Interview | October 16, 2017
Looking Back to Move Forward: An Interview with Bryce Vine

Bryce Vine

Bryce Vine‘s blended brand of hip hop  doesn’t take long to grow on you. Since 2013, he’s taken the raw lyricism of hip hop and gently mixed it with anthemic lines of alternative rock. 2016’s “The Thug Song” highlighted an inner battle with racial identity as he fought stereotypes with inherent passions and a sharp ode to Green Day. With a vibrant approach to video production and cultural expertise, Bryce is yet another example of young bucks who are paving the way toward to future.

We spoke with Bryce about his motivation, the future and image. Check it out below.

Your video for “Nowhere Man” is largely shot through wilderness. What is your connection to these environments, as opposed to cities you also haven’t been to?

The goal of the video was to show places on earth that are still simple and beautiful and worth acknowledging. News outlets tend to thrive on showing us the violence and pollution of the world; there is no gain for them in remarking on the beauty that still greatly lingers. “Nowhere Man” was my way of promoting that beauty in hopes of preserving it – for the earth as well as our hearts and minds.

There is a strong sense of nostalgia throughout your work. Do you have much confidence in this generation’s ability to stand the test of time?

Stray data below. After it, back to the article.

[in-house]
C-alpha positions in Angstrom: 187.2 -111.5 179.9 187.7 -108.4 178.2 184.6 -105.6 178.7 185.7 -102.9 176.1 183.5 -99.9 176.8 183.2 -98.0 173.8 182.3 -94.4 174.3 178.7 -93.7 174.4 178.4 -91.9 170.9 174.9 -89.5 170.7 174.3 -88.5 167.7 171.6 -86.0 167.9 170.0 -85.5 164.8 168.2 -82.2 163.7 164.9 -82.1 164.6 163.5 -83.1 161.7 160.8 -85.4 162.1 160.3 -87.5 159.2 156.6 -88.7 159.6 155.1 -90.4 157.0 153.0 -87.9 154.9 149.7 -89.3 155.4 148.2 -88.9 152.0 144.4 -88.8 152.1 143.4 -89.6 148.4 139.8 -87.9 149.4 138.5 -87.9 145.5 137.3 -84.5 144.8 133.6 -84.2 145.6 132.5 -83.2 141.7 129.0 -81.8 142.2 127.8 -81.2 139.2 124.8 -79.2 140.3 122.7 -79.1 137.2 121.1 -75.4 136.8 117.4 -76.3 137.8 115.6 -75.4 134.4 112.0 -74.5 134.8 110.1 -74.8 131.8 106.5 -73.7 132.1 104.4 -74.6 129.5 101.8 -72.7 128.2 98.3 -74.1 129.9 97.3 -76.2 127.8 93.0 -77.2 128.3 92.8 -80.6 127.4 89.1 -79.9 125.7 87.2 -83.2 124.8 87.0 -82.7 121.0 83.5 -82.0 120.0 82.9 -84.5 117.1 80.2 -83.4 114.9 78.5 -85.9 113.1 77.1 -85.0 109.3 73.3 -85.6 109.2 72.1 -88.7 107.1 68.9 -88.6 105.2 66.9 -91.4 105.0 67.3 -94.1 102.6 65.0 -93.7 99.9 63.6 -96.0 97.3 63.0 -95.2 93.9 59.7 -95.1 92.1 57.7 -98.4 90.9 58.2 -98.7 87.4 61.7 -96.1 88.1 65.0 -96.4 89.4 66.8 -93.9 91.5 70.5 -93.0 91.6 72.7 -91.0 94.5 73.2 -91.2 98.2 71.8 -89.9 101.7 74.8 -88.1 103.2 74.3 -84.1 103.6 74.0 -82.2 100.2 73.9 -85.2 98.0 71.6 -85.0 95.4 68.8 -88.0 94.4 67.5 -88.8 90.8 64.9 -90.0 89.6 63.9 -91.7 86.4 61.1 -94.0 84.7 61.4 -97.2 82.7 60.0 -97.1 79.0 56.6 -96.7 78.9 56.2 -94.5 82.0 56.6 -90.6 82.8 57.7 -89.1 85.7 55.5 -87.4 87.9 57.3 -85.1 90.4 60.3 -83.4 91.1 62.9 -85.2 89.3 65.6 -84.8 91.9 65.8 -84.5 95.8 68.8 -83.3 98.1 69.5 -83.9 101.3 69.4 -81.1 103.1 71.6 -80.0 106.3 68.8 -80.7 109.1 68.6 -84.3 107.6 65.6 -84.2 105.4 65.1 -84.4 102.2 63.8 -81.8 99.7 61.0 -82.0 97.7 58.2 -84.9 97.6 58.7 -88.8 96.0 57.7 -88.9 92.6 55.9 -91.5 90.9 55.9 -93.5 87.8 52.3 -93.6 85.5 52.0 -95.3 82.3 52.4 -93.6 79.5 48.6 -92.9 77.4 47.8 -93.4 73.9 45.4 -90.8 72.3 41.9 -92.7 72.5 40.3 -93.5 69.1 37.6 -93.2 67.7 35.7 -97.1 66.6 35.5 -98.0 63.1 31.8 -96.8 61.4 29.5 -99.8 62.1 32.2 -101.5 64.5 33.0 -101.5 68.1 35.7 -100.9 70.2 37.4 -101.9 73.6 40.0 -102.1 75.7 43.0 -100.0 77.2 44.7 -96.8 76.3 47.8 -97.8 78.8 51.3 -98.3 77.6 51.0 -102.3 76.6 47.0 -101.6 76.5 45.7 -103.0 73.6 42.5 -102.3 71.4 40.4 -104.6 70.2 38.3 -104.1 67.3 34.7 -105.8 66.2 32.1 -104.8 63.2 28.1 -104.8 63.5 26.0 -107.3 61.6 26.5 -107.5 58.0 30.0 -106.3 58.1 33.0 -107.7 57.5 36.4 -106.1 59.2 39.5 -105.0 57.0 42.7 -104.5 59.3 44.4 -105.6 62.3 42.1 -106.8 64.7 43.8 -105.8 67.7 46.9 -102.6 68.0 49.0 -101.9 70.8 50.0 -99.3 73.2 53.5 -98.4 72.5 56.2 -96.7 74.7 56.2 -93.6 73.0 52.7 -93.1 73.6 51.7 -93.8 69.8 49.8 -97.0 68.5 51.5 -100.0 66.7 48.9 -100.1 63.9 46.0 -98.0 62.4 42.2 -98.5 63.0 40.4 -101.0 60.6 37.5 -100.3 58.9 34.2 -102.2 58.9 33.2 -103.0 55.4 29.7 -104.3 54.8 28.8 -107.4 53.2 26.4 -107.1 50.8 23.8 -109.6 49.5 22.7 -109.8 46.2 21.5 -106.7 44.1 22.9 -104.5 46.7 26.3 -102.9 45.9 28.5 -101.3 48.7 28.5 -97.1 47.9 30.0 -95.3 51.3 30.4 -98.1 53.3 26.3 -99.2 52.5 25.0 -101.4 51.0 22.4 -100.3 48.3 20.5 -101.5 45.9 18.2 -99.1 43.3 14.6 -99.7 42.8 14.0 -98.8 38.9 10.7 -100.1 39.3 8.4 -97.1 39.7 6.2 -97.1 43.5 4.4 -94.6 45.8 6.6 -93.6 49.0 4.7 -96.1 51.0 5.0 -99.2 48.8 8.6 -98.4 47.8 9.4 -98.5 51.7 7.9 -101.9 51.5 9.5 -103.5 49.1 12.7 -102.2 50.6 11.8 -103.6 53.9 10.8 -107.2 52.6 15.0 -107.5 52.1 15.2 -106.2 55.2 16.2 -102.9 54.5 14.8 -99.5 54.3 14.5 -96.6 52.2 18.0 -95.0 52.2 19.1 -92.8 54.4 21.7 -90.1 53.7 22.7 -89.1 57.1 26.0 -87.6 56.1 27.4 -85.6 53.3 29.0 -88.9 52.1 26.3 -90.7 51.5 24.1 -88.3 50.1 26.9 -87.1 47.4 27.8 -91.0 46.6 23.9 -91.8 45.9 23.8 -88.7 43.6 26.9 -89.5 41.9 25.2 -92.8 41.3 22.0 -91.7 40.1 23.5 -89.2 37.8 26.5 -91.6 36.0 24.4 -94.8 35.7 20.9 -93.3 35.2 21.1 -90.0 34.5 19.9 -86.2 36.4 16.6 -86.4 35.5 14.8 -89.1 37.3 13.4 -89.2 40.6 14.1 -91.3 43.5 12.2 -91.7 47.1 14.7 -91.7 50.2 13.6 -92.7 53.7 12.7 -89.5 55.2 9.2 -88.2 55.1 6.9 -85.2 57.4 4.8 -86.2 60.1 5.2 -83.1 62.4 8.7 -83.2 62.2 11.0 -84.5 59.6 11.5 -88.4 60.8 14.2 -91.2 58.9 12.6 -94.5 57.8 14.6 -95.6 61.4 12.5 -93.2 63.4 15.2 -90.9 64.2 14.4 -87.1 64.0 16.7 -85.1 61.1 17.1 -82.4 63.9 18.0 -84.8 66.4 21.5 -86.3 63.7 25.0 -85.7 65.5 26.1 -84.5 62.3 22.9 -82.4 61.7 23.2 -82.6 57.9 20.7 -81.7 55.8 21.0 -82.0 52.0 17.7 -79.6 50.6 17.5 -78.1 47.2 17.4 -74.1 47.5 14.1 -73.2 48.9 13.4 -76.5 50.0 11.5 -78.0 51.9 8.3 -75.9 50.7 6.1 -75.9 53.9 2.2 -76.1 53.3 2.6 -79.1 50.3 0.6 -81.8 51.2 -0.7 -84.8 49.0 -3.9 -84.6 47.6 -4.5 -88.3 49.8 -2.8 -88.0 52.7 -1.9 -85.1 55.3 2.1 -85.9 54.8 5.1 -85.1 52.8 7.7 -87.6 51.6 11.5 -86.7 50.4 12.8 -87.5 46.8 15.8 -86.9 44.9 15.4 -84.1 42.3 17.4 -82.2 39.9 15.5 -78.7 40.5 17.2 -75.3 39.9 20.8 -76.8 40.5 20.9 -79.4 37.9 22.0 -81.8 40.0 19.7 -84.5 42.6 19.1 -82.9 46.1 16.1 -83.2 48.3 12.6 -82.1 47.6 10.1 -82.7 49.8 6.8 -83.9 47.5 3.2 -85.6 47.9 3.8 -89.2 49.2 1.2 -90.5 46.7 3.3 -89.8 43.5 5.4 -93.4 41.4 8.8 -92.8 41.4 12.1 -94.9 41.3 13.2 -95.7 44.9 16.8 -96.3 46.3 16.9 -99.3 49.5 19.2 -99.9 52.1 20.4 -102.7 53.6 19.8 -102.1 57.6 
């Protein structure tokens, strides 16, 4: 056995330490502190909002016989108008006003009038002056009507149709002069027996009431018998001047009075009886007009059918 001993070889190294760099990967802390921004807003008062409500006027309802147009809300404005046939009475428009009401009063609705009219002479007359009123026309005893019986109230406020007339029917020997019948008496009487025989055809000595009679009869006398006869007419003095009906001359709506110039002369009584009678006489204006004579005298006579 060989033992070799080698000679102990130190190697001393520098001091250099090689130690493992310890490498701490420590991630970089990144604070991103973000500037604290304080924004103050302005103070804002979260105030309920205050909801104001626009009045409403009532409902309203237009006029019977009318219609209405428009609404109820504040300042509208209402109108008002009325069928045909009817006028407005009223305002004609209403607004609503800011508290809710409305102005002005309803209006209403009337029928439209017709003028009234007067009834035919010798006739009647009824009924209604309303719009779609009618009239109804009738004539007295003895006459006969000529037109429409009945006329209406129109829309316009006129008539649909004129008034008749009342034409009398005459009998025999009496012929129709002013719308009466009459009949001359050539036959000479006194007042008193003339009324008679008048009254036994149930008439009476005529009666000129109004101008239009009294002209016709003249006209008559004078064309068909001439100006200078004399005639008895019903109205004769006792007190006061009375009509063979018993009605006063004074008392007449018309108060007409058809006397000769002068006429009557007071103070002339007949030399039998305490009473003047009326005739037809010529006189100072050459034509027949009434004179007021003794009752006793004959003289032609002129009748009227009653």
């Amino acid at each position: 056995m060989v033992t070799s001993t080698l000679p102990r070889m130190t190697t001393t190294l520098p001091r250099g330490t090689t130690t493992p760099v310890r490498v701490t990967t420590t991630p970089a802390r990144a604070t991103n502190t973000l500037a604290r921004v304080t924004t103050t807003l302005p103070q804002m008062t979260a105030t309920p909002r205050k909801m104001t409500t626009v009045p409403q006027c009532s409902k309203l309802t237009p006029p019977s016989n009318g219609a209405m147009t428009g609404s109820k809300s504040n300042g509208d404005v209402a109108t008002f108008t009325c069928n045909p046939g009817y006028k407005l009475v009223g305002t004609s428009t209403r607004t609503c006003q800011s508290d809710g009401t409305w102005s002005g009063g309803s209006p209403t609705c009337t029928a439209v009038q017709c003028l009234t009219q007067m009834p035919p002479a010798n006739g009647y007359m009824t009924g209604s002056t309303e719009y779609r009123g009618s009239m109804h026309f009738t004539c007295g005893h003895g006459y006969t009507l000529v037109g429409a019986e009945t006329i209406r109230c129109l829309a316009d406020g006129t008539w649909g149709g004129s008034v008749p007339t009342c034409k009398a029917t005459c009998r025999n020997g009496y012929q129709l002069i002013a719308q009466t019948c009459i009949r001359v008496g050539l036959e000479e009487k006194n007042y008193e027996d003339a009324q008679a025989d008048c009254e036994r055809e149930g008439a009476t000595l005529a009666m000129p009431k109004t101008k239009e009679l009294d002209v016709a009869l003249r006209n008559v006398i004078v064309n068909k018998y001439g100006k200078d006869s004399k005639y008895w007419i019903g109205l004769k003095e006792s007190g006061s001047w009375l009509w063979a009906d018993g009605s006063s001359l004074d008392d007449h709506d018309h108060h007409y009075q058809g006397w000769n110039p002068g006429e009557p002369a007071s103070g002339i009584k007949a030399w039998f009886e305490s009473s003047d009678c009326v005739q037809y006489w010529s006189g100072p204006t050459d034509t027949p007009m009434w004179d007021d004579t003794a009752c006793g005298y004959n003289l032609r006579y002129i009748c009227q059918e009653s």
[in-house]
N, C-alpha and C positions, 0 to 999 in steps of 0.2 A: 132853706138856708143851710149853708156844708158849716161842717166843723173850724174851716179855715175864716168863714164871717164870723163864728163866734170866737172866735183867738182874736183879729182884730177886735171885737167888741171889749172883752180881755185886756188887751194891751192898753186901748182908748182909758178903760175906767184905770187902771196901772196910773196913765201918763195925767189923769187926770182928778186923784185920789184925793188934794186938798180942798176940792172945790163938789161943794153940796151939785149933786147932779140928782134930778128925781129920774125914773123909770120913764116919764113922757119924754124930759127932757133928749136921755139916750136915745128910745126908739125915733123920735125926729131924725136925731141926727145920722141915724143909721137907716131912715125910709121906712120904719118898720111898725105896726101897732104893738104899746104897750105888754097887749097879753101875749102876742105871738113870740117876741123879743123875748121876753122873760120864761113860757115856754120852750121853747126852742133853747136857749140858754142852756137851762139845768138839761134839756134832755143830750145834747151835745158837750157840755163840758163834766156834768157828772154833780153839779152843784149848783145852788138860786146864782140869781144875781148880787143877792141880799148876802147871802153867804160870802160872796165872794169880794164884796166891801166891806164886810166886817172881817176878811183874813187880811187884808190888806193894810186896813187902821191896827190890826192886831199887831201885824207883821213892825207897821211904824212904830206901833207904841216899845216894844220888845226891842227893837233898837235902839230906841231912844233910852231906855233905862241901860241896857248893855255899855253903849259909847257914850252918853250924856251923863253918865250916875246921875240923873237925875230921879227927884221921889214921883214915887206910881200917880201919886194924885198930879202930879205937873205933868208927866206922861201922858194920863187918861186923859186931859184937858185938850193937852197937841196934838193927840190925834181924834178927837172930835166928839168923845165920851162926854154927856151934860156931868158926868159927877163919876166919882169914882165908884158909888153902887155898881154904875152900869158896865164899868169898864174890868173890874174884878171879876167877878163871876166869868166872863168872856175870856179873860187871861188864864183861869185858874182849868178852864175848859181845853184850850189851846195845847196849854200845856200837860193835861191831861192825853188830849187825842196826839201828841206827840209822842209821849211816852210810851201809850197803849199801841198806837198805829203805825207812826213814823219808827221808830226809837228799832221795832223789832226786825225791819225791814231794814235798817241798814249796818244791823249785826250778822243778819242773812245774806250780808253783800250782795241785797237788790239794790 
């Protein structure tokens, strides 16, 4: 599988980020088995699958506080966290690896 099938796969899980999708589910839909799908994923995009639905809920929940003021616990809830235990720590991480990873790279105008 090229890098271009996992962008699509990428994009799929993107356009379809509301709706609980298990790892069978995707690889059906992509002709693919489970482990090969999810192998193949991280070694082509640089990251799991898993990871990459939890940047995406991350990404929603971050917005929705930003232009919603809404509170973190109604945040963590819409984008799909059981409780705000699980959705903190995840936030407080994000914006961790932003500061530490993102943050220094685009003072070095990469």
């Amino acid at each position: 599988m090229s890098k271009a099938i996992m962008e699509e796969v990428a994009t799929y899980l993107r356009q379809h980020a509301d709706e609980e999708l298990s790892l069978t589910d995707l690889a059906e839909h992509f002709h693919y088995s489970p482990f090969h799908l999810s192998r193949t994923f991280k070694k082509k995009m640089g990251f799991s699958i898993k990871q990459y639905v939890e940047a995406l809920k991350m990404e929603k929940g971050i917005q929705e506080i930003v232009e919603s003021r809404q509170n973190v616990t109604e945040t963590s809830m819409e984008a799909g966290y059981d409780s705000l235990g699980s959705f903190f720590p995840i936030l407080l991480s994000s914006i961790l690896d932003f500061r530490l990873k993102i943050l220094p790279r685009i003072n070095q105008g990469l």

Interesting question. I believe that nostalgia is one of the most important abilities of the brain. It allows comparison based on feeling. We feel that monuments, memories, buildings etc are important because of what they represent to us: simplicity and a longing for that simplicity. I miss being young because it feels good to recall happiness in a time of less stress but that will always be the case for any generation. I think that’s why each generation appears “doomed” to its predecessor. Because the older generation always feels that the nostalgia of the past will be lost on the next. But the youth has an upper hand in that they are not restricted to rules which the previous generation may consider an immovable truth i.e. (legalizing gay marriage, the cruelty of the meat industry, etc). I have a lot of faith in the next generation because in my travels as a musician I’ve met many of the young minds who will help solve the problems which many of the past generations have not.

Did you ever get a response from Drew Barrymore about your single?

I did not. Maybe she hasn’t heard it yet. I had a dream we shot a music video and she came to be part of it.

I’ve noticed you waste no space on Instagram. Even your candid posts are crisp. Was this always your style?

That vibe always been in me but it took many years to secure my brand visually. My mother and father are both avid readers from different backgrounds who bestowed in me a thirst for knowledge and understanding of the world we live in and that in a way influences how I choose to represent myself visually.

The methods of recording and promoting are getting easier every year. Do you have any advice for the next wave of artists inheriting the new tech?

Be savvy and creative in using the tools of advancement through technology. Try not to compromise the value of your artistry for the shallow rewards of instant gratification. Anyone can be famous. That alone doesn’t make you special. Strive above all to make yourself useful. Also, it wouldn’t kill us to read more.